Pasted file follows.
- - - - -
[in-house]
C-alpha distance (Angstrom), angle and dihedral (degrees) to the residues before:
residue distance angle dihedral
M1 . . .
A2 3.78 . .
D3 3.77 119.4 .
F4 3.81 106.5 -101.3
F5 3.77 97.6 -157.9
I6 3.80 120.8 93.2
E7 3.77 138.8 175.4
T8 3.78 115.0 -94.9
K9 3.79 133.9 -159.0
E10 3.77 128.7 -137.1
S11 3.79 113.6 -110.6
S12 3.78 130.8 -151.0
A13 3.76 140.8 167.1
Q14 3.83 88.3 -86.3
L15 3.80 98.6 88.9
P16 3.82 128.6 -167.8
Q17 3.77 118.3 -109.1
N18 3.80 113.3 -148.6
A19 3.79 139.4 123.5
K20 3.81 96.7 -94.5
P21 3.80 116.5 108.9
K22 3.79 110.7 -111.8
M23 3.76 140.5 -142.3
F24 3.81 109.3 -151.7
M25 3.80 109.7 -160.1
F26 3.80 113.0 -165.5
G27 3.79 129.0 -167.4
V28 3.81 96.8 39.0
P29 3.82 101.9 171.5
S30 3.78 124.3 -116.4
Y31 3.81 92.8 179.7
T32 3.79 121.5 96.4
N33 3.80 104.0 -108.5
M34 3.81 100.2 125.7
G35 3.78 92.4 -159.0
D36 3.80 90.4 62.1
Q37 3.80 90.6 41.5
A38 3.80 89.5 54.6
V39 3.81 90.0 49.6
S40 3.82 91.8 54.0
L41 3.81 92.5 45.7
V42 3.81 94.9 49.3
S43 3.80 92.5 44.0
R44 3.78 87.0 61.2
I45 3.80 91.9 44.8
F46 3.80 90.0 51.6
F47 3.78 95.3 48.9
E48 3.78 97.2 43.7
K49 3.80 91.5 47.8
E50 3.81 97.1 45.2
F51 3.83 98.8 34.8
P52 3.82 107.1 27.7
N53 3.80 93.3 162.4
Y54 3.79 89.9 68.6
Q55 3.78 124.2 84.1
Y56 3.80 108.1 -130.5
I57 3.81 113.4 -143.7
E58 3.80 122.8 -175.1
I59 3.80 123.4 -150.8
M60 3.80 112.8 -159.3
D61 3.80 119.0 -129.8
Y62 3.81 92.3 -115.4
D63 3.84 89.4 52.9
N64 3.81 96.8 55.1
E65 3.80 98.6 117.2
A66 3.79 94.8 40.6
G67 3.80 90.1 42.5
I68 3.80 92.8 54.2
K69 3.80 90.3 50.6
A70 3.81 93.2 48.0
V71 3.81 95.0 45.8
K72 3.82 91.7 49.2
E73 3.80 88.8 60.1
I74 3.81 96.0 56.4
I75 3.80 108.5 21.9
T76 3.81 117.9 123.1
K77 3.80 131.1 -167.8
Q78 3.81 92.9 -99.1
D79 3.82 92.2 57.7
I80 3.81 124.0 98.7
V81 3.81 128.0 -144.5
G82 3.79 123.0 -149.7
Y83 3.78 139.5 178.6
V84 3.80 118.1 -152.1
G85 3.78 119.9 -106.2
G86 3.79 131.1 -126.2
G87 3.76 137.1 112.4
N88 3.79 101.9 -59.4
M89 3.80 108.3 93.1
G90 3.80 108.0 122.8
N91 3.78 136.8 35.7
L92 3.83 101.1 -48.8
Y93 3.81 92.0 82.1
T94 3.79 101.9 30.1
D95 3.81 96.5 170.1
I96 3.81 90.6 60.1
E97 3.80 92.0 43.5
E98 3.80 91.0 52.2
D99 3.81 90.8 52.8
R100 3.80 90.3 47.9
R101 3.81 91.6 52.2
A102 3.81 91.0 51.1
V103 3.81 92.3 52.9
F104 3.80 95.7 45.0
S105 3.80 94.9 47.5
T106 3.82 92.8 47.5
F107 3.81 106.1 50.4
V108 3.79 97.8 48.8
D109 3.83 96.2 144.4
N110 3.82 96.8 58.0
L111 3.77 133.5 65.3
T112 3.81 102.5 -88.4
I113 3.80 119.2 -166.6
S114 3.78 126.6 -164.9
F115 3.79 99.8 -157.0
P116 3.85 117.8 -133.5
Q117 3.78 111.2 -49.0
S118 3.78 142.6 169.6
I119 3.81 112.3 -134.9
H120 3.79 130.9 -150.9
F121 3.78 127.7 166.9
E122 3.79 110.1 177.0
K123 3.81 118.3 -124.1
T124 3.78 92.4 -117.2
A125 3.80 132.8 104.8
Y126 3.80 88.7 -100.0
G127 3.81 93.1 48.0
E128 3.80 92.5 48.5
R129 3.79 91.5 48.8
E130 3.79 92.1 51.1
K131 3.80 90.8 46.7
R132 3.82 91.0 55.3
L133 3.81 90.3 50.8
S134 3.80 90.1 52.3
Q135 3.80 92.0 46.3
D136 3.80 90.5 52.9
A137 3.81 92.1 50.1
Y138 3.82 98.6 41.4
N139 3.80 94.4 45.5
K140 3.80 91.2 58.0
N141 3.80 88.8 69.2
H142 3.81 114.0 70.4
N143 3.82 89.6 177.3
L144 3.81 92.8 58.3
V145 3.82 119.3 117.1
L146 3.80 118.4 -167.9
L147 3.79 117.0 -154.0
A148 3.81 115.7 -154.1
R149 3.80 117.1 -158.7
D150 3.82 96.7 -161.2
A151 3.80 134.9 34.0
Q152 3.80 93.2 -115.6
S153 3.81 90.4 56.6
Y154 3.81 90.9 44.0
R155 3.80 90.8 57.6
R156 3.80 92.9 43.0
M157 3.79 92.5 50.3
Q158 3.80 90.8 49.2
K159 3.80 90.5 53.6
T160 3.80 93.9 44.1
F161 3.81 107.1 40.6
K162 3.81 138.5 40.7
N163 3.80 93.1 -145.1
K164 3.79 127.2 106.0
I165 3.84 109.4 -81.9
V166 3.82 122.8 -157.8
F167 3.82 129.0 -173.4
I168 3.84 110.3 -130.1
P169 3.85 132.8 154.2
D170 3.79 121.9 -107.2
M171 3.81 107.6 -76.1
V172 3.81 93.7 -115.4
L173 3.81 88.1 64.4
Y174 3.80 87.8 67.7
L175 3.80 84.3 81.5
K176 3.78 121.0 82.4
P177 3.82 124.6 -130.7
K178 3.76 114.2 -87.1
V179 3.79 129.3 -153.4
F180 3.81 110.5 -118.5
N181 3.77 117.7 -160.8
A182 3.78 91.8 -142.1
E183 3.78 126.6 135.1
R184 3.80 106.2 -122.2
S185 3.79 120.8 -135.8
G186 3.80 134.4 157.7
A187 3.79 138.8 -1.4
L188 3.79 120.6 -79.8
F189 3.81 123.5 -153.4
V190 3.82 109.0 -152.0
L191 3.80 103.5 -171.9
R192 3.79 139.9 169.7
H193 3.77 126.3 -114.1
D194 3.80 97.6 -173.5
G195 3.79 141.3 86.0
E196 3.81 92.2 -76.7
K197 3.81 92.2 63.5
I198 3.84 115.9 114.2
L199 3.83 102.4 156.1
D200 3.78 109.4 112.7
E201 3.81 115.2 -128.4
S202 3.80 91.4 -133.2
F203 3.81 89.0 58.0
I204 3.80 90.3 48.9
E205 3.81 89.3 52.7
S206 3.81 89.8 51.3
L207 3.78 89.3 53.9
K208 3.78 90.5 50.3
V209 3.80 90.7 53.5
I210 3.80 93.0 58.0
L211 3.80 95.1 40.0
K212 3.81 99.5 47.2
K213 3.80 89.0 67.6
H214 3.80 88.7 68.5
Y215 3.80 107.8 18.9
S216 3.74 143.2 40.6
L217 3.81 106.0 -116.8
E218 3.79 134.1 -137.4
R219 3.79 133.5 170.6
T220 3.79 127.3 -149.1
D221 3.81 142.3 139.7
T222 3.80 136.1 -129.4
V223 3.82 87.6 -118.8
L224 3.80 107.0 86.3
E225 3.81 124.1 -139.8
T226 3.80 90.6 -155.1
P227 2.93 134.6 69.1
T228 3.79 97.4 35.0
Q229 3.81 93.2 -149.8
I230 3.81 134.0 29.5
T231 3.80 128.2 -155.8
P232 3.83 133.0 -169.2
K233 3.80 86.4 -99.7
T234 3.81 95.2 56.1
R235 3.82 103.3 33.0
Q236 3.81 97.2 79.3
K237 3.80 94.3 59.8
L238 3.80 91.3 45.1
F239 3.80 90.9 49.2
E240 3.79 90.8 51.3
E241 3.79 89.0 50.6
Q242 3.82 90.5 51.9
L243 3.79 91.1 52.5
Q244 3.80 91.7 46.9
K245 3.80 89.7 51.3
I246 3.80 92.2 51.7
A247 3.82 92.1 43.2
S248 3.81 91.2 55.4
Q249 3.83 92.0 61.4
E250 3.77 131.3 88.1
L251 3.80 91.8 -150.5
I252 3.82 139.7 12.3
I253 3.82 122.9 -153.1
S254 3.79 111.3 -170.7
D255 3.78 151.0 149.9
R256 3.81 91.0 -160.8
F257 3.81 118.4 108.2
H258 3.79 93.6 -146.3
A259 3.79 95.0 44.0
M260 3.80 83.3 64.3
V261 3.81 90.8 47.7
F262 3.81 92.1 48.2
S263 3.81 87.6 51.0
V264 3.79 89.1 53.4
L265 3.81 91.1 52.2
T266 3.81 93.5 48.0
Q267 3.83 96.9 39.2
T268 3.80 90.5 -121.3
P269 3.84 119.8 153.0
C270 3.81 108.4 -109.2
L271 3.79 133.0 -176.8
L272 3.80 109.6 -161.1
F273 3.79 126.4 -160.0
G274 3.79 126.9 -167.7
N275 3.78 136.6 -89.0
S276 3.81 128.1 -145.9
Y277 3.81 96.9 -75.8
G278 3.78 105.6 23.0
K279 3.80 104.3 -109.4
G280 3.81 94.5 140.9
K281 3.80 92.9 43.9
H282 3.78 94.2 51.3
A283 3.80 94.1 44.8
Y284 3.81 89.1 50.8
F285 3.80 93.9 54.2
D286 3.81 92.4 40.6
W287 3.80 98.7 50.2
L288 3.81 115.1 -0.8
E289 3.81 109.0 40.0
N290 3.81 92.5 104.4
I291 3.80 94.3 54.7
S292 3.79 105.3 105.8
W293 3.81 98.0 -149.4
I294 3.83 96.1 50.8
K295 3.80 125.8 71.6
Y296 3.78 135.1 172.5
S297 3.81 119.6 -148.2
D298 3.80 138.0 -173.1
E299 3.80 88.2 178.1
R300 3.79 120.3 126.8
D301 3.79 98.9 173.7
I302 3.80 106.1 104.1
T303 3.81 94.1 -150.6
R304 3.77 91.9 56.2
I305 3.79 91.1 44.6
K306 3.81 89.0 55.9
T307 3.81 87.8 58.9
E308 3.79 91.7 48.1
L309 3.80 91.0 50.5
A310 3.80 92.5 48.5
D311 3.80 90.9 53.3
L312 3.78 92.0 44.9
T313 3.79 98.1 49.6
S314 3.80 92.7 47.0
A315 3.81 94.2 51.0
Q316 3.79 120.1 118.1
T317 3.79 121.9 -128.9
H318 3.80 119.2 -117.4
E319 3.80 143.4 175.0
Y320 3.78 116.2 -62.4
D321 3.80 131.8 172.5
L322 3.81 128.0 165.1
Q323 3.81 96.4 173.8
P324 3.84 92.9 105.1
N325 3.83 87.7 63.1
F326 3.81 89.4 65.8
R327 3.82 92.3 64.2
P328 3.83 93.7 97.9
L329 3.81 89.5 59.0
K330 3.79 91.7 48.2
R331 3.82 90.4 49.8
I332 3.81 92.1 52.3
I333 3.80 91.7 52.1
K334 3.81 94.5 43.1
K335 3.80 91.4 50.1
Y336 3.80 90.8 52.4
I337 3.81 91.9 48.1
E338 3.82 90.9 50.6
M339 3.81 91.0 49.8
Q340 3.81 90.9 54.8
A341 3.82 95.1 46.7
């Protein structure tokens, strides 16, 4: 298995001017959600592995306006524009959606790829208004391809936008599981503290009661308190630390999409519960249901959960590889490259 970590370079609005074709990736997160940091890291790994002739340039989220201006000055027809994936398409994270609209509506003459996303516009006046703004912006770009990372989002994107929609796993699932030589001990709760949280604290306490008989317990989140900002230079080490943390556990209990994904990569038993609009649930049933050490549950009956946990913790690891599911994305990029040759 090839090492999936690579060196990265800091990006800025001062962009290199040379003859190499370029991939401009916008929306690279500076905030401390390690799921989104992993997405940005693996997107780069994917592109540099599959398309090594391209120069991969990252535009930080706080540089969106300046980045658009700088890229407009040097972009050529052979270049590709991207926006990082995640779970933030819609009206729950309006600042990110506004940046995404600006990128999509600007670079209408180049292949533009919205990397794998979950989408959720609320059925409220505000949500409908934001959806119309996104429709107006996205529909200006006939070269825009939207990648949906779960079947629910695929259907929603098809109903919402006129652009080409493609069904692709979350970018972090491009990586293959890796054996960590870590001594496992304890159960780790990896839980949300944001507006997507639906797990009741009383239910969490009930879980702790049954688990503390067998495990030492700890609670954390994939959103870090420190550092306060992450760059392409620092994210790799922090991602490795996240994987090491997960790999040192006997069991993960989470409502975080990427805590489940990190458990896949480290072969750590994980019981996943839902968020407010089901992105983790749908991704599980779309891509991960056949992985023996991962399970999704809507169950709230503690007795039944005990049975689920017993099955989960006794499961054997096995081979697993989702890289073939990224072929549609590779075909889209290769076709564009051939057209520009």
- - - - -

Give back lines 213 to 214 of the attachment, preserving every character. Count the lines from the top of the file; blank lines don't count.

I210 3.80 93.0 58.0
L211 3.80 95.1 40.0